Invasive alien mammals can have a catastrophic impact on local flora and fauna, causing species extinction and profound environmental change. Classical control methods such as baiting with poison, trapping or hunting are currently not possible on a large scale, so researchers are looking for alternatives.
CRISPR-based genome engineering is often seen as a “silver bullet” for pest control. Despite growing interest in developing this technology for invasive mammals such as mice, rats, rabbits, feral cats and foxes, research so far has focused only on mice.
Scientists have wondered whether genome-editing technologies could help wipe out larger mammals, and if so, how long it would take.
To address these questions, a team of researchers from the University of Adelaide developed a mathematical model capable of simulating the effects of gene drives on mammal populations at a landscape scale. Posted in public domain NeobiotaTheir study is the first to estimate the time it would take to eradicate long-lived alien mammals.
Using CRISPR-Cas9 technology, the simulated gene drive relies on “molecular scissors” inserted into the Y chromosome that target and cut the X chromosome at the right time during meiosis, so that only sperm carrying the Y chromosome are viable and can successfully fertilize an egg. Therefore, males who carry the drive should only produce sons who also carry the molecular scissors on their Y chromosome. Over several generations, females will be rarer and produce fewer offspring; as a result, the population will decrease.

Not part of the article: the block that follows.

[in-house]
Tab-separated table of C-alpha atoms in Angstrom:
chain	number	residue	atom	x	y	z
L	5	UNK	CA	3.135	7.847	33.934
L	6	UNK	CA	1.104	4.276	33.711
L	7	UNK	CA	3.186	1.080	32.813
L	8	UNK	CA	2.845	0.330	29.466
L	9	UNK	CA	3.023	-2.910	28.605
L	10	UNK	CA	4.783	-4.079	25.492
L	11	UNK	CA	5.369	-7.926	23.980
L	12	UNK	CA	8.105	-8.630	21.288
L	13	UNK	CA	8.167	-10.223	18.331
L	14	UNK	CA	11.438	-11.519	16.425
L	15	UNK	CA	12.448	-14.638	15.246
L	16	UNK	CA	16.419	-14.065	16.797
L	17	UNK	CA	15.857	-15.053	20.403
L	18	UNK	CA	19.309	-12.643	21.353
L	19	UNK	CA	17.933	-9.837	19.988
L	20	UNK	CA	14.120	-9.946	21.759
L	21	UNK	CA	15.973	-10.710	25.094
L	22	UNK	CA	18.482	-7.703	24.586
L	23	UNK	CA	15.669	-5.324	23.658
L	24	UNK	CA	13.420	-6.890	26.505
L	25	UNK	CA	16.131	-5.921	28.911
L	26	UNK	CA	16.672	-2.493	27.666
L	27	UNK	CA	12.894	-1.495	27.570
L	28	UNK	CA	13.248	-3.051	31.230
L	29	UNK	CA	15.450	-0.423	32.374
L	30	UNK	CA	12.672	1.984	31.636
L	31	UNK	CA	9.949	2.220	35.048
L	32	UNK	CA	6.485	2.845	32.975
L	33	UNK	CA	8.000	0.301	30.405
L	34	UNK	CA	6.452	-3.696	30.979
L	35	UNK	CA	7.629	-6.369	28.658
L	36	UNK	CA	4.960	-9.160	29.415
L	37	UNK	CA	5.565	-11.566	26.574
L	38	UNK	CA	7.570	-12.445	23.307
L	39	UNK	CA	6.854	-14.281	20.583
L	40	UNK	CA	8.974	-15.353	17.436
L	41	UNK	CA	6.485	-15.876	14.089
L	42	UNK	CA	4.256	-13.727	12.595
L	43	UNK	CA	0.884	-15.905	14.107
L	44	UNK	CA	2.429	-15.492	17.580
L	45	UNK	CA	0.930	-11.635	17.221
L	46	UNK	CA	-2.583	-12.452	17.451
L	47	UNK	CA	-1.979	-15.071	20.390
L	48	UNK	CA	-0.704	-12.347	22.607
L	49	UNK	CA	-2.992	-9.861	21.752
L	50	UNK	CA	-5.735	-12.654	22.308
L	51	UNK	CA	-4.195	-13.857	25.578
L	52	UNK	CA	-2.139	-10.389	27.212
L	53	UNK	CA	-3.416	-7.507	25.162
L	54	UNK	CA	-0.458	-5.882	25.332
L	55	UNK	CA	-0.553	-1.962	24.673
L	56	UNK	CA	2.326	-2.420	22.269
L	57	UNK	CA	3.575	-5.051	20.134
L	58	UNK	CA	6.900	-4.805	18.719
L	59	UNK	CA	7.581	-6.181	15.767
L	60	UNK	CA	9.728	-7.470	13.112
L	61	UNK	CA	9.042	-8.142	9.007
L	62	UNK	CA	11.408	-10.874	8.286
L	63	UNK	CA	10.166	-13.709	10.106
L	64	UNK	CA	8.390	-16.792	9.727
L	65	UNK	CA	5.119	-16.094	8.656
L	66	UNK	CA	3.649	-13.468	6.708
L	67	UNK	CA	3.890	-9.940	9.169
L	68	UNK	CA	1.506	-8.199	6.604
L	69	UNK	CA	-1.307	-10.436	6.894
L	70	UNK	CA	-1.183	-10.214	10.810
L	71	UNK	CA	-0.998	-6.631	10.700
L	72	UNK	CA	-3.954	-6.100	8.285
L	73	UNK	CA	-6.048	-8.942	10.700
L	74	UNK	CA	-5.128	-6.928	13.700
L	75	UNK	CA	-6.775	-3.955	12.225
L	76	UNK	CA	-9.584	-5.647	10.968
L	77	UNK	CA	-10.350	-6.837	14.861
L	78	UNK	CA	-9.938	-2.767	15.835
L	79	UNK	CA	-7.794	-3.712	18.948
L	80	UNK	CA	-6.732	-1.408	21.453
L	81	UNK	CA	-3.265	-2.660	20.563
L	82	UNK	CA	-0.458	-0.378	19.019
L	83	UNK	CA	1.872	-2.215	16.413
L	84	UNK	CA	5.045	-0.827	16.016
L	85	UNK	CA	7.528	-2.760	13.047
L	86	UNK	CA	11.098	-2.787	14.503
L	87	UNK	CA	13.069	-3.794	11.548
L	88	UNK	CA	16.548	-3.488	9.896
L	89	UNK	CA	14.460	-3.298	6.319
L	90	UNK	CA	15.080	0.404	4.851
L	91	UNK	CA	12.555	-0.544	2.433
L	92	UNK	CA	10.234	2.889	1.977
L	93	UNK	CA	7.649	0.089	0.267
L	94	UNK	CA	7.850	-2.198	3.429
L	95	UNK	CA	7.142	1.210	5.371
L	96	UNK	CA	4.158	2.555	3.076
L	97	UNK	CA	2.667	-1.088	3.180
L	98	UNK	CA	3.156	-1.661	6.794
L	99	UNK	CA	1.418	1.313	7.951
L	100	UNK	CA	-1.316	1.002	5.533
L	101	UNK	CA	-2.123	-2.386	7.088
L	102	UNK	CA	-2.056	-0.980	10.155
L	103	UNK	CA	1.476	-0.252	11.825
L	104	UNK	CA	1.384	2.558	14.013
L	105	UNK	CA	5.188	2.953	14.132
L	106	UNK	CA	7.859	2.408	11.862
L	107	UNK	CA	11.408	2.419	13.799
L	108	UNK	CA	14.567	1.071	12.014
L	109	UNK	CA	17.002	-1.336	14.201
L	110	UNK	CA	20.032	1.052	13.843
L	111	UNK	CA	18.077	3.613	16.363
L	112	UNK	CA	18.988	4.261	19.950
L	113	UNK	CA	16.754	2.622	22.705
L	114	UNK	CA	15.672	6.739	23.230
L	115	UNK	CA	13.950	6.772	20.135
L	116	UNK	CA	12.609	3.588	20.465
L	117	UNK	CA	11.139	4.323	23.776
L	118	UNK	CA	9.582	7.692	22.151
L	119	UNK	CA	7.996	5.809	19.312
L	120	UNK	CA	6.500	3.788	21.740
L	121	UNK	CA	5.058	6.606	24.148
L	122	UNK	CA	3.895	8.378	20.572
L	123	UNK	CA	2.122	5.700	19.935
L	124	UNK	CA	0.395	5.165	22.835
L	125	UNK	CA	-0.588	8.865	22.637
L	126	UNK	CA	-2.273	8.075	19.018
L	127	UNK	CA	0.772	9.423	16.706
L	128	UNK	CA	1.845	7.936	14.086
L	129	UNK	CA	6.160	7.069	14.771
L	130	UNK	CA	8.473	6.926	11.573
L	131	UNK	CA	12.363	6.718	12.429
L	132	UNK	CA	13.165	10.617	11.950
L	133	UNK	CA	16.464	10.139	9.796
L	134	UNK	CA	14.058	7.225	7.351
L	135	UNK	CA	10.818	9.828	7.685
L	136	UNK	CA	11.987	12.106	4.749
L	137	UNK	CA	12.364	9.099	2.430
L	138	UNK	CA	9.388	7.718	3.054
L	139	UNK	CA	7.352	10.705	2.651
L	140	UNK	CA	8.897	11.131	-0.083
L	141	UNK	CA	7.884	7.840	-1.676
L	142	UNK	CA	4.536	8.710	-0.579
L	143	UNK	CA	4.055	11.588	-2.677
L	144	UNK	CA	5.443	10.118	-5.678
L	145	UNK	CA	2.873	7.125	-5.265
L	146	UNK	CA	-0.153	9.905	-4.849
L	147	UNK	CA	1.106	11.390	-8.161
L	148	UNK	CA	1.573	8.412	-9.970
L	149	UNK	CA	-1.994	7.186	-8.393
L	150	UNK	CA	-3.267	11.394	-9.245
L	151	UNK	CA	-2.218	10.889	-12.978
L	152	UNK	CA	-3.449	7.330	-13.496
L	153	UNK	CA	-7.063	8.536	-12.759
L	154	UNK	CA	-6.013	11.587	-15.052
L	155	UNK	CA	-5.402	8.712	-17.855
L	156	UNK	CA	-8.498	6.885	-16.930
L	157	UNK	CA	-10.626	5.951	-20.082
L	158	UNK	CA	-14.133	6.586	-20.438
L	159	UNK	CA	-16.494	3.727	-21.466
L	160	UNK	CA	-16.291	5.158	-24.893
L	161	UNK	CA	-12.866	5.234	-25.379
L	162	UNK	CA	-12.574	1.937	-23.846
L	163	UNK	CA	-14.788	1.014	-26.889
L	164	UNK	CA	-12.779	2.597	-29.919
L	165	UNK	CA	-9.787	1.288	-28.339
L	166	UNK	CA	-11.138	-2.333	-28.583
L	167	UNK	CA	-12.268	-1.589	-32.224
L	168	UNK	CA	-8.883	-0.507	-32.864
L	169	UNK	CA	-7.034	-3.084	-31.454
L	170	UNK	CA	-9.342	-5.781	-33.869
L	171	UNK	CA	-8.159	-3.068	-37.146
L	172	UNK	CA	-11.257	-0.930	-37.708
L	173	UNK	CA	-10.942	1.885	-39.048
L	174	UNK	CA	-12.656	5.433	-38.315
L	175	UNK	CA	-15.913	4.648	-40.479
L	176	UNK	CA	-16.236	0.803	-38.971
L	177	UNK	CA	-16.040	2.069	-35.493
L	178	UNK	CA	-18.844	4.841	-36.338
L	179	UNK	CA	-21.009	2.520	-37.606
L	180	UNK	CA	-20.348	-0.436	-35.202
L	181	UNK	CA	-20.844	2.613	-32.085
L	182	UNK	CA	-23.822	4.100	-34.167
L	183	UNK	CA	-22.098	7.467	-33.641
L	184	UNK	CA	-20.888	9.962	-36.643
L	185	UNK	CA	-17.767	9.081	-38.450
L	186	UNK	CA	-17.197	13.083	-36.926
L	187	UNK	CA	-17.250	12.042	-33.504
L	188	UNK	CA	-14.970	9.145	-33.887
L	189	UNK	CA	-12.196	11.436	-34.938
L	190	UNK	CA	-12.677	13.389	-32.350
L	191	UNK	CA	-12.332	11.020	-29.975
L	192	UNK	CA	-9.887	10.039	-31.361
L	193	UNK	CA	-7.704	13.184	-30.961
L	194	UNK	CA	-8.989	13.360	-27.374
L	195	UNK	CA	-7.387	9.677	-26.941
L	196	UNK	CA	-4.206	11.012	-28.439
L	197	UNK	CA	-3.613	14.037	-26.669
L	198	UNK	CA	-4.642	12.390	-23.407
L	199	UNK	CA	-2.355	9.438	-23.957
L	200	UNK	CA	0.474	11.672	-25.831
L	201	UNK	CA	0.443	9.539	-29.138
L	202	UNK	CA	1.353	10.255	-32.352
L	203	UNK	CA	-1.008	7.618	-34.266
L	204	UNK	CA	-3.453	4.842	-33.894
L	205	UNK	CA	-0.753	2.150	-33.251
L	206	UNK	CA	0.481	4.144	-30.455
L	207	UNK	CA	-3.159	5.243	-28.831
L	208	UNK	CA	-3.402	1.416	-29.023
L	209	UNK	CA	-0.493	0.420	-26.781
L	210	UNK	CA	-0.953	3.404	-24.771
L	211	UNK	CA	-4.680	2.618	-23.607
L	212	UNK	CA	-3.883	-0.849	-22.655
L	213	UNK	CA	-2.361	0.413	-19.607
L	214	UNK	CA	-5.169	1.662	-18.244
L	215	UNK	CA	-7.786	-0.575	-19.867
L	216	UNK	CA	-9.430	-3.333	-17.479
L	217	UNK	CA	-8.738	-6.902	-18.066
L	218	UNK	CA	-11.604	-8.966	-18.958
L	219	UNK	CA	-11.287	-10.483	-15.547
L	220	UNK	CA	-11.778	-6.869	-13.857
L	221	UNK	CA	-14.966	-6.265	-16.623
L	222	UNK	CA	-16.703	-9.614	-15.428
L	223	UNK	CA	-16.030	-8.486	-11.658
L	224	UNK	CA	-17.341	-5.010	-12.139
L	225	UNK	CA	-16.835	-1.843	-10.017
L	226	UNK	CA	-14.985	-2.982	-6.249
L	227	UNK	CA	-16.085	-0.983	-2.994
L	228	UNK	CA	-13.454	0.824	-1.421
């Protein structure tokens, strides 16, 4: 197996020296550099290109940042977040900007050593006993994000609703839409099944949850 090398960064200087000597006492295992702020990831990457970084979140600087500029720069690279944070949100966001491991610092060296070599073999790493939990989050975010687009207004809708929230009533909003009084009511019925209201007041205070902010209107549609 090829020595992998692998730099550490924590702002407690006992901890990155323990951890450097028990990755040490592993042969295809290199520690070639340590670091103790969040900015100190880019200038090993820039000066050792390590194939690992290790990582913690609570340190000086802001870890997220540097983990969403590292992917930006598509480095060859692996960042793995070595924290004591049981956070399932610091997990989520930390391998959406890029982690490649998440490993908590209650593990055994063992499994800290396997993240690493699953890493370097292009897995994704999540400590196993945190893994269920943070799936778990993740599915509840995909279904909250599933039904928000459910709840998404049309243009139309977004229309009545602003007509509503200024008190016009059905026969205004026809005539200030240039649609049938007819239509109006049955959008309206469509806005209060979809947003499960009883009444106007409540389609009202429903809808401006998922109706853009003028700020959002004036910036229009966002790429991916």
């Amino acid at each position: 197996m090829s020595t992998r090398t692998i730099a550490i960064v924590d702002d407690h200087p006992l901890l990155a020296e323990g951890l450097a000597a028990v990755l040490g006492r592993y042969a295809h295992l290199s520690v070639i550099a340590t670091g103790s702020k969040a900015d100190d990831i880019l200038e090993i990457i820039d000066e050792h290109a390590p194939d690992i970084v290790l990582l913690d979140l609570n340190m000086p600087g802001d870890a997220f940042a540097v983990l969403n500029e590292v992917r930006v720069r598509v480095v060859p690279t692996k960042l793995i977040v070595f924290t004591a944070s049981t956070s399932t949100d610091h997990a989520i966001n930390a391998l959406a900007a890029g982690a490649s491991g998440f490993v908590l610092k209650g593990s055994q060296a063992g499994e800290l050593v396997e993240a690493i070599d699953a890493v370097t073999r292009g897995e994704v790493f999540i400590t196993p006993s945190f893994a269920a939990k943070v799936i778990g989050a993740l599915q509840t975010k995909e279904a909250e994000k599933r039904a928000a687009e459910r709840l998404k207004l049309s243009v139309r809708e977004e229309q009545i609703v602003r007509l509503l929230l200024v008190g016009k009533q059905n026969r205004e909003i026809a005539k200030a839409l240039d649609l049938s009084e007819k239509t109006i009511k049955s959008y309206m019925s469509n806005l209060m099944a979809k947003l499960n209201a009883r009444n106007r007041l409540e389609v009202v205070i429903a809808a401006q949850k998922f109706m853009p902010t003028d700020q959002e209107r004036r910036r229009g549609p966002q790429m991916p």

This “X-shredder” drive has been successfully developed and demonstrated to suppress the population cells of malaria-carrying mosquitoes, but has not yet been developed in mammals. The model shows that the X-shredder drive can potentially achieve landscape eradication of mice, rats, rabbits, feral cats and red foxes, but the probability of success and the time it will take to destroy them varies greatly.
The researchers tested the X-shredder’s ability to destroy a population of 200,000 individuals of each species. “CRISPR-based gene drives offer novel solutions for the control of invasive alien species that could eventually expand eradication efforts to continental scales,” they concluded.
The method can be effective against small pests such as rodents and rabbits. The expected extirpation time is 18 years for mice, 19 years for rats, and 48 years for rabbits, with 90% population suppression achieved in about half that time.
However, the results suggest that gene drives are not a one-size-fits-all solution: they may not be as useful for larger species such as cats and foxes.
“The probability of extermination of wild cats with gene drives is equal to a coin toss, 50/50; and assuming the coin lands on the right side, it will take about 140 years to get rid of them,” says Dr. Aysegul Birand. , part of the research team. “The probability of eliminating foxes is higher, but the wait is even longer.”